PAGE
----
- The Washington Times - Wednesday, September 30, 2020

D.C. Chief Financial Officer Jeffrey DeWitt announced Wednesday that he anticipates nearly $800 million in lost revenue over the next four fiscal years due to reduced economic activity from the coronavirus pandemic.

The District is estimated to lose almost $212 million in revenue for fiscal year 2021, which starts Thursday, nearly $210 million for 2022, $190 million for 2023 and $170 million for 2024. The anticipated drop in revenue mostly is due to forecasted weaker earnings from sales and deed taxes.

However, for fiscal 2020, the District collected $222 million more in revenue than projected in April due to federal relief provided earlier this year.

D.C. Council Chairman Phil Mendelson said because of the city’s solid financial management over the last decade or two, the District is in a better position to weather the coming storm.

“But nonetheless, this is not a pretty picture,” Mr. Mendelson said, adding that over the next two weeks officials will have to determine the next steps to be taken.

Overall, the District is ending fiscal 2020 with a revenue loss of $334 million.

“We’re in a COVID-induced recession. I don’t know how anyone could debate that. The federal program actually helped the scars to not be as deep. And so the question is, what is the federal government going to do?” Mr. DeWitt said.

Under the House’s proposed stimulus package, the District would receive an additional $755 million in aid that the city was “shortchanged” in June, Mayor Muriel Bowser said.

The CARES Act provided $1.25 billion in aid to states, but Miss Bowser said the District received only $495 million. Although the District is generally treated like a state when it comes to federal funding, the mayor noted that was not the case when it came to coronavirus relief funds.

Due to COVID-19 this spring, D.C. officials instituted a hiring and spending freeze and cut $190 million from agency budgets, among other actions. Officials last month submitted a $16.9 billion fiscal 2021 budget to Congress for approval, which is $1.5 billion higher than the approved budget for the previous year.

In Maryland, Maryland Gov. Larry Hogan said Tuesday that revenue estimates for the state are almost $1 billion less than what was budgeted prior to the coronavirus pandemic. However, he added that Maryland’s fiscal situation is “significantly less painful” than it could have been due to “early and aggressive actions.”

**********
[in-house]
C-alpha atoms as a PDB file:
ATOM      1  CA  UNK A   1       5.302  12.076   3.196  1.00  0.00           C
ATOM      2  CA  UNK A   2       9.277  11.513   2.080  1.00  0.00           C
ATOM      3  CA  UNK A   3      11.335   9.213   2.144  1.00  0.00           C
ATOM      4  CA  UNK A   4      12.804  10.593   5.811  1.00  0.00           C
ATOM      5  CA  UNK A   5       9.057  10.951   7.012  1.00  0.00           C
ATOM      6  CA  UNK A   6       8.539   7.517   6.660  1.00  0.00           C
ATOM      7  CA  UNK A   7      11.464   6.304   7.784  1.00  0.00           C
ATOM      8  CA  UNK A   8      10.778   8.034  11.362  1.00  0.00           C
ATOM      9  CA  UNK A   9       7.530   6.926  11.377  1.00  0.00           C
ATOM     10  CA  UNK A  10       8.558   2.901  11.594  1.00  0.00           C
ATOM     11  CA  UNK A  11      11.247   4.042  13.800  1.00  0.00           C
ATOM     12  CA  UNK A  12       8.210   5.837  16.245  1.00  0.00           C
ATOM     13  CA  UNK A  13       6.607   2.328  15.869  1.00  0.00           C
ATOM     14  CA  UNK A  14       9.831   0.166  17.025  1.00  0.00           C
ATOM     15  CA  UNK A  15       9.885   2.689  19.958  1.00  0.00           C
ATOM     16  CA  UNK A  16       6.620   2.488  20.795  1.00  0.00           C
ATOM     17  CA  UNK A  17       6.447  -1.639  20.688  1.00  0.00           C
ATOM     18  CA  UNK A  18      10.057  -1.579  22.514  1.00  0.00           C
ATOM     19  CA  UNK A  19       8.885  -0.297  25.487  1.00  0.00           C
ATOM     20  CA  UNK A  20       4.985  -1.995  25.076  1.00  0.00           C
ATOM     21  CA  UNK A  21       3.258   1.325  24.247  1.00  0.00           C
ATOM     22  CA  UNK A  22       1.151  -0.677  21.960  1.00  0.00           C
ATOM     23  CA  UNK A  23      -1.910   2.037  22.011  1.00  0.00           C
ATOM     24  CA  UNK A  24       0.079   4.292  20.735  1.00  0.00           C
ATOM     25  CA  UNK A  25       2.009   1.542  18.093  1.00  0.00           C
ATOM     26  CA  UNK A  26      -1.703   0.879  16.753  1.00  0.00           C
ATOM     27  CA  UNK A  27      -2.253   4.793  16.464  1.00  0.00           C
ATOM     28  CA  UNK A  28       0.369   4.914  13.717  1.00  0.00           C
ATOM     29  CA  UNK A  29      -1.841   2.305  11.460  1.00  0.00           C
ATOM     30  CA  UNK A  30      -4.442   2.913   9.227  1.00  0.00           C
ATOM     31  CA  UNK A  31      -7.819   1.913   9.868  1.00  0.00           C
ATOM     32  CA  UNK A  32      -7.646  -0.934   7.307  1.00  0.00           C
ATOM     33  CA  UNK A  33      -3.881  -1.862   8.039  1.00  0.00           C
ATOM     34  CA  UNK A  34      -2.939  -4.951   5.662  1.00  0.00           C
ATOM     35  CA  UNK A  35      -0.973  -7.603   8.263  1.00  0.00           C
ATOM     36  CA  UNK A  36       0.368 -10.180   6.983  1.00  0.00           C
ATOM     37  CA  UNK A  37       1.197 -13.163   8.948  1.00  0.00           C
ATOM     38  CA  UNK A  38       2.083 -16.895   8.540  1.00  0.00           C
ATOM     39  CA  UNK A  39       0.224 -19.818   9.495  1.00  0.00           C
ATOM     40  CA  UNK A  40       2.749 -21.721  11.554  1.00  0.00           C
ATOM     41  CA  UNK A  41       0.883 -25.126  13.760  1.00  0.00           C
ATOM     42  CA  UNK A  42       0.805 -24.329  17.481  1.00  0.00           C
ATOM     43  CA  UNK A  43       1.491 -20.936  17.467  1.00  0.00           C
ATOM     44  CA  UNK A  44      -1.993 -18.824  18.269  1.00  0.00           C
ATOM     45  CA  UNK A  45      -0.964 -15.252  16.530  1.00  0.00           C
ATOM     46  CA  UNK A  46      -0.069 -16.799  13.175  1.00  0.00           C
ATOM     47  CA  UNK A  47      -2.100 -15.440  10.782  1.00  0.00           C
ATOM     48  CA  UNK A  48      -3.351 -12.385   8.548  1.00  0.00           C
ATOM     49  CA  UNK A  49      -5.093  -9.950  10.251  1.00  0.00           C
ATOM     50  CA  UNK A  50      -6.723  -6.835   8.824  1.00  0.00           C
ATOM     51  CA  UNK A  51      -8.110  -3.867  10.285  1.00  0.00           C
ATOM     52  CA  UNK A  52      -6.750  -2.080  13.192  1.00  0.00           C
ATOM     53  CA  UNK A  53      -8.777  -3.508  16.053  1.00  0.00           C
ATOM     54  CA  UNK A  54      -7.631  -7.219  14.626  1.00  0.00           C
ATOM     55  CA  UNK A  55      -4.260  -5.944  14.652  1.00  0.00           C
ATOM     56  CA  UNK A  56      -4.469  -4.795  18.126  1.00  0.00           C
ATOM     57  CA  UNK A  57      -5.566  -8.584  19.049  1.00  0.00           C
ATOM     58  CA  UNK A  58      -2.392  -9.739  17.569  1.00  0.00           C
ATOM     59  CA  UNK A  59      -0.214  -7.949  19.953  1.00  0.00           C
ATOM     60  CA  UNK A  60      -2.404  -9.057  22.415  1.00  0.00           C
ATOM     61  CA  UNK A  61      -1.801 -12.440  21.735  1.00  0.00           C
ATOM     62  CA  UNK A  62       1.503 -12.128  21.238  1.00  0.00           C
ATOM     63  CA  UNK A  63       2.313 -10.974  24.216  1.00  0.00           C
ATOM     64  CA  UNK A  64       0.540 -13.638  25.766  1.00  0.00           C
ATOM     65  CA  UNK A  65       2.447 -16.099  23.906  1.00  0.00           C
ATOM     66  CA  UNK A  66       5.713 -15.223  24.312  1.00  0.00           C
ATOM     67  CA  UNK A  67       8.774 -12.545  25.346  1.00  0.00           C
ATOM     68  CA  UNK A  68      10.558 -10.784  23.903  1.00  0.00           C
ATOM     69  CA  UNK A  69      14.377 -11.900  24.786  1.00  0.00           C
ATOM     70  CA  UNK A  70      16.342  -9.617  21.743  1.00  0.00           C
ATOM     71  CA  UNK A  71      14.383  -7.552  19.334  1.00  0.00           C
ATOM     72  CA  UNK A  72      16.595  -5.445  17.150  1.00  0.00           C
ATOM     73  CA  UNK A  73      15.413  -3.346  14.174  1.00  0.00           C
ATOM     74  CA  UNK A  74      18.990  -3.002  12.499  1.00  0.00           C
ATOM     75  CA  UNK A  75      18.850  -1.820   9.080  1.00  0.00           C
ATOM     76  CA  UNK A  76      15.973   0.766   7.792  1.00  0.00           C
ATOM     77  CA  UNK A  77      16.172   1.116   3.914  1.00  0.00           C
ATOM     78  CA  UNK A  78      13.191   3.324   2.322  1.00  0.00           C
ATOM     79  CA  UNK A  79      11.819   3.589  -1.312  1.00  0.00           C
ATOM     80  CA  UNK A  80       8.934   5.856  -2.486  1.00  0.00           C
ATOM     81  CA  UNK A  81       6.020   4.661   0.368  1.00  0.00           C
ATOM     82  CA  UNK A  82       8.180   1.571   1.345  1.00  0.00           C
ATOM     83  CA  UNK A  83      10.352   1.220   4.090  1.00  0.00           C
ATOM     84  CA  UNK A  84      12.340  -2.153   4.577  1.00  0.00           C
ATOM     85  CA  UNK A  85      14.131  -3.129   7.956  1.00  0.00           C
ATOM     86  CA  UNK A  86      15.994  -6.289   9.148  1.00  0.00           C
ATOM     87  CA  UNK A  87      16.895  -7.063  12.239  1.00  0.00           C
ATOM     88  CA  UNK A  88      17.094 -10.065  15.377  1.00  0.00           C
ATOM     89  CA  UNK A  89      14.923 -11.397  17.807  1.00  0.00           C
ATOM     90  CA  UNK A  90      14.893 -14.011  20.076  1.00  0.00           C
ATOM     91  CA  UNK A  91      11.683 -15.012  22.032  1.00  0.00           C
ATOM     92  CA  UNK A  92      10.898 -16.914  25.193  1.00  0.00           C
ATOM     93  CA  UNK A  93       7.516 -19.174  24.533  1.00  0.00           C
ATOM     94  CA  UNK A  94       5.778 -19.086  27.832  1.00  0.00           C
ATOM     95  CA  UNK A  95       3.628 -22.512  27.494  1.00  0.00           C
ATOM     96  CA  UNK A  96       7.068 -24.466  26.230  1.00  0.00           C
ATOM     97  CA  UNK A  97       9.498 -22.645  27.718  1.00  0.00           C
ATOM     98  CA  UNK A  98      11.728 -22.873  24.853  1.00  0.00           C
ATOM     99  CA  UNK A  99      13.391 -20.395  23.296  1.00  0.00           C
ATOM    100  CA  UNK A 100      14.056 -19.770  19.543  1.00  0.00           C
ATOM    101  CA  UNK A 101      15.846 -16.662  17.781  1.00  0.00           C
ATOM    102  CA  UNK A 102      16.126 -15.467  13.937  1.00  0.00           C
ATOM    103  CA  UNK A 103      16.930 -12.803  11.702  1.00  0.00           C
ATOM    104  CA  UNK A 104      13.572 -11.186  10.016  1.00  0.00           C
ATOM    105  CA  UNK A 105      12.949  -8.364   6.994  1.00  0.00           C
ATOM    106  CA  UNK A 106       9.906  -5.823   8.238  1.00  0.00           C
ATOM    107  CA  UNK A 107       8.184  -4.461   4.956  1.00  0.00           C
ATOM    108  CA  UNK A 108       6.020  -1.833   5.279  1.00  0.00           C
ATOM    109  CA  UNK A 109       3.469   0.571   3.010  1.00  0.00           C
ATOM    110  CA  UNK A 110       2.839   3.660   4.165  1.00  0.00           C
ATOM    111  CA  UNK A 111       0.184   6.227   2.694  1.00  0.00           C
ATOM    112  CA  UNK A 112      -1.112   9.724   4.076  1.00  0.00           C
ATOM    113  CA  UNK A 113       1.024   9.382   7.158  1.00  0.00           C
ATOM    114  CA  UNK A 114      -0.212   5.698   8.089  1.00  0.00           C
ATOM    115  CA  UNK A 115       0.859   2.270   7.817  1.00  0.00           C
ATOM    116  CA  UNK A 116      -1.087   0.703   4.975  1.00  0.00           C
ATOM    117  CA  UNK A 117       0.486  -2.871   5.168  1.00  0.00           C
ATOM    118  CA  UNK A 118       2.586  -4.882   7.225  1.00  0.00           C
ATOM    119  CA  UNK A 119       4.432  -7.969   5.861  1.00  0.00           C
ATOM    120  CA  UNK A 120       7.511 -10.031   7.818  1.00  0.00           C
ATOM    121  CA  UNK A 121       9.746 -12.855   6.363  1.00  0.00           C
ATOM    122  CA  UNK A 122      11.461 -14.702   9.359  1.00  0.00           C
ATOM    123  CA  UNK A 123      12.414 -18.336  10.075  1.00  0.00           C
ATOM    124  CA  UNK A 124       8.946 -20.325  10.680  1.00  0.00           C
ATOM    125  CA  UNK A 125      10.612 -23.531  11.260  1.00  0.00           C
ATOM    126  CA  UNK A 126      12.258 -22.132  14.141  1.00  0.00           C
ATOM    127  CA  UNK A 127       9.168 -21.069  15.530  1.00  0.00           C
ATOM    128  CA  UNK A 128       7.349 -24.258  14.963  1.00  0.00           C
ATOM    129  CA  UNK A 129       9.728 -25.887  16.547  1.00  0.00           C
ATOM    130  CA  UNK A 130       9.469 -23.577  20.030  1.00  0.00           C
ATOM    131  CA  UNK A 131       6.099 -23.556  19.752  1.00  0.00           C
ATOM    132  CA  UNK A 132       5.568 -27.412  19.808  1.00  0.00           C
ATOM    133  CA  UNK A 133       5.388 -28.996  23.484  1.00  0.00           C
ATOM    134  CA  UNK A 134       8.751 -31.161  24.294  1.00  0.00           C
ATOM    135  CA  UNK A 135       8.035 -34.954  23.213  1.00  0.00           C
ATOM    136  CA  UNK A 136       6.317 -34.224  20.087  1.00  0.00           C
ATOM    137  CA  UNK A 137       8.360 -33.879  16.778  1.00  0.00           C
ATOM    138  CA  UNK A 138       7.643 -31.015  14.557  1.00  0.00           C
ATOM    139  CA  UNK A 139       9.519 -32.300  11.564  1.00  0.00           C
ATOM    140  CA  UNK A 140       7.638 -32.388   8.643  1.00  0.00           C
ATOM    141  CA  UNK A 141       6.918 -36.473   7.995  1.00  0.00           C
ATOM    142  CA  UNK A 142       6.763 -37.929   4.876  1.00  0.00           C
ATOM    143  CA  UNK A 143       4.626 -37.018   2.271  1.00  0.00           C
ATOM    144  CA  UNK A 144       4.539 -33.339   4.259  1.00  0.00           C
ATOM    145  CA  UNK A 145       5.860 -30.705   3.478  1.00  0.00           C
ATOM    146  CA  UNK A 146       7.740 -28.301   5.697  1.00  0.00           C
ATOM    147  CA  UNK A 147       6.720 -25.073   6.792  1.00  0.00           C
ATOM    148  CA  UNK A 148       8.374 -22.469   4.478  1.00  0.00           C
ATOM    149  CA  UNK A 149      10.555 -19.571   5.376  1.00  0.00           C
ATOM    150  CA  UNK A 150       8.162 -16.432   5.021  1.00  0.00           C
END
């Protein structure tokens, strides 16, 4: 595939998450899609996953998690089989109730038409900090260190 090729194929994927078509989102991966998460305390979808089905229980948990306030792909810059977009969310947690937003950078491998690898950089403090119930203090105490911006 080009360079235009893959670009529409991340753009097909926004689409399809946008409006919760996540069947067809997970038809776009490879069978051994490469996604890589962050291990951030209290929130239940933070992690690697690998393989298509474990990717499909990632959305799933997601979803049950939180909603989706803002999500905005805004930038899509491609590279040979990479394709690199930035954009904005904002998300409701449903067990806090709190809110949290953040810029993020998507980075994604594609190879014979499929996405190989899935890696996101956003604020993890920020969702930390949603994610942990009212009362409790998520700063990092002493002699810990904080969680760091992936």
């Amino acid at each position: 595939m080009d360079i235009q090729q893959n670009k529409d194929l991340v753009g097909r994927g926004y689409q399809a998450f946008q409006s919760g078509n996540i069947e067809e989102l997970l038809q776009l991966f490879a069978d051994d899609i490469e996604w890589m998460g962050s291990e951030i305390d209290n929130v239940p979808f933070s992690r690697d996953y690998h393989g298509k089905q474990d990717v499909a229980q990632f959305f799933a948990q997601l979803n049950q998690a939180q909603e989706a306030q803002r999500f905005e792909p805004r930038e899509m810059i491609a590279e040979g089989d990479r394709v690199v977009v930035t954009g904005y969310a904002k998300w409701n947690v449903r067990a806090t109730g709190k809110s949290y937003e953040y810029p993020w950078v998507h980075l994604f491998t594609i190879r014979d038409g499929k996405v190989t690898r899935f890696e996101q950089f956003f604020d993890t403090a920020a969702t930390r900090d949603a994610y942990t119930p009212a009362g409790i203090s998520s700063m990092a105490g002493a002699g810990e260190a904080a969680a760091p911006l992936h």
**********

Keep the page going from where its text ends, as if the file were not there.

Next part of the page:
“The COVID-19 pandemic has caused an unprecedented fiscal crisis for state and local governments nationwide, which according to Moody’s Analytics will face $500 billion in shortfalls over the next two fiscal years, with more than 4 million jobs at stake,” Mr. Hogan said in a statement.

Mr. Hogan implemented a budget and hiring freeze and recommended budget cuts across all state agencies nearly six months ago after dire projections of state revenue estimates. Maryland was able to keep more than 70% of its economy open throughout the pandemic unlike many states, according to the governor.

Meanwhile, the Montgomery County Council on Thursday will hold a public hearing and vote on an amended executive order that would give more flexibility to restaurants and bars.

The amended order would allow food service venues with no previous history of citations or closings due to COVID-19 violations to apply for a permit that would allow alcohol to be served from 10 p.m. to midnight.

To receive a permit, a food service venue must designate a staff member or hire a contractor to monitor and enforce face covering and social distance requirements, guarantee all alcoholic beverages are collected from patrons and off all tables by midnight and suspend the sale or provision of alcoholic beverages after 12 a.m.

Frequent and unscheduled inspections of food venues would be conducted for a late-night alcohol sales program permit. Venues that violate permit requirements will immediately lose their permit and license to sell alcohol and could face fines up to $20,000.

However, officials will automatically suspend the late-night alcohol sales program if Montgomery County’s three-day test positivity average surpasses 3.25%, three-day average of confirmed COVID-19 cases exceeds 100, the COVID-19 positive contacts associated with indoor and outdoor dining is greater than 3% combined and more than 10% of inspected participants receive a citation, permit revocation and order to close.

The county’s current test positivity rate is 2.6%, the same as Maryland’s statewide rate. The District had a 1.6% test positivity rate as of Saturday, the most recent health data shows.

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